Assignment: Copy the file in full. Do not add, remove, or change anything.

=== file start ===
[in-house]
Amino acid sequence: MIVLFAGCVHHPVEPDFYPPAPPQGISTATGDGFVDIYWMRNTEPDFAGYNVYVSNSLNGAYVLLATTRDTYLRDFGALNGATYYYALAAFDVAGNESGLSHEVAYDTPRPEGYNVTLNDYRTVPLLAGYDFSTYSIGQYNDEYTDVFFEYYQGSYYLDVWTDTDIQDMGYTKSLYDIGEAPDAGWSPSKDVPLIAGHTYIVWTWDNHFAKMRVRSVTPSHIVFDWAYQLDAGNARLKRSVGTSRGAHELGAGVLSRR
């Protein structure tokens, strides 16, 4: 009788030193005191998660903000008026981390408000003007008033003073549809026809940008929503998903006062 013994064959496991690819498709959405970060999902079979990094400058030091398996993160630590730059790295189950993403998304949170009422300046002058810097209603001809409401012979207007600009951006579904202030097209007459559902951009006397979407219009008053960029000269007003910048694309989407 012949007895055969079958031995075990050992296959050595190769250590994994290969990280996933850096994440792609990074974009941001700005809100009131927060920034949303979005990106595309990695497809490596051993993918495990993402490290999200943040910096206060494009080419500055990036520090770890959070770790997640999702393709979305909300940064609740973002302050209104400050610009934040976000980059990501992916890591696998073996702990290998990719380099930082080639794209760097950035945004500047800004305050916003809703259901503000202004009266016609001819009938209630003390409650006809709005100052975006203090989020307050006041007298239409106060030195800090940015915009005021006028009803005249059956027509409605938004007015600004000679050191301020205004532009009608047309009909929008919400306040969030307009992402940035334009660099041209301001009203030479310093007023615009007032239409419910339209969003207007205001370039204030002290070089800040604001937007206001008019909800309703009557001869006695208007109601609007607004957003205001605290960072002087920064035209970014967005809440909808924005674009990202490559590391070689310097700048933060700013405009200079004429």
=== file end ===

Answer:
[in-house]
Amino acid sequence: MIVLFAGCVHHPVEPDFYPPAPPQGISTATGDGFVDIYWMRNTEPDFAGYNVYVSNSLNGAYVLLATTRDTYLRDFGALNGATYYYALAAFDVAGNESGLSHEVAYDTPRPEGYNVTLNDYRTVPLLAGYDFSTYSIGQYNDEYTDVFFEYYQGSYYLDVWTDTDIQDMGYTKSLYDIGEAPDAGWSPSKDVPLIAGHTYIVWTWDNHFAKMRVRSVTPSHIVFDWAYQLDAGNARLKRSVGTSRGAHELGAGVLSRR
């Protein structure tokens, strides 16, 4: 009788030193005191998660903000008026981390408000003007008033003073549809026809940008929503998903006062 013994064959496991690819498709959405970060999902079979990094400058030091398996993160630590730059790295189950993403998304949170009422300046002058810097209603001809409401012979207007600009951006579904202030097209007459559902951009006397979407219009008053960029000269007003910048694309989407 012949007895055969079958031995075990050992296959050595190769250590994994290969990280996933850096994440792609990074974009941001700005809100009131927060920034949303979005990106595309990695497809490596051993993918495990993402490290999200943040910096206060494009080419500055990036520090770890959070770790997640999702393709979305909300940064609740973002302050209104400050610009934040976000980059990501992916890591696998073996702990290998990719380099930082080639794209760097950035945004500047800004305050916003809703259901503000202004009266016609001819009938209630003390409650006809709005100052975006203090989020307050006041007298239409106060030195800090940015915009005021006028009803005249059956027509409605938004007015600004000679050191301020205004532009009608047309009909929008919400306040969030307009992402940035334009660099041209301001009203030479310093007023615009007032239409419910339209969003207007205001370039204030002290070089800040604001937007206001008019909800309703009557001869006695208007109601609007607004957003205001605290960072002087920064035209970014967005809440909808924005674009990202490559590391070689310097700048933060700013405009200079004429």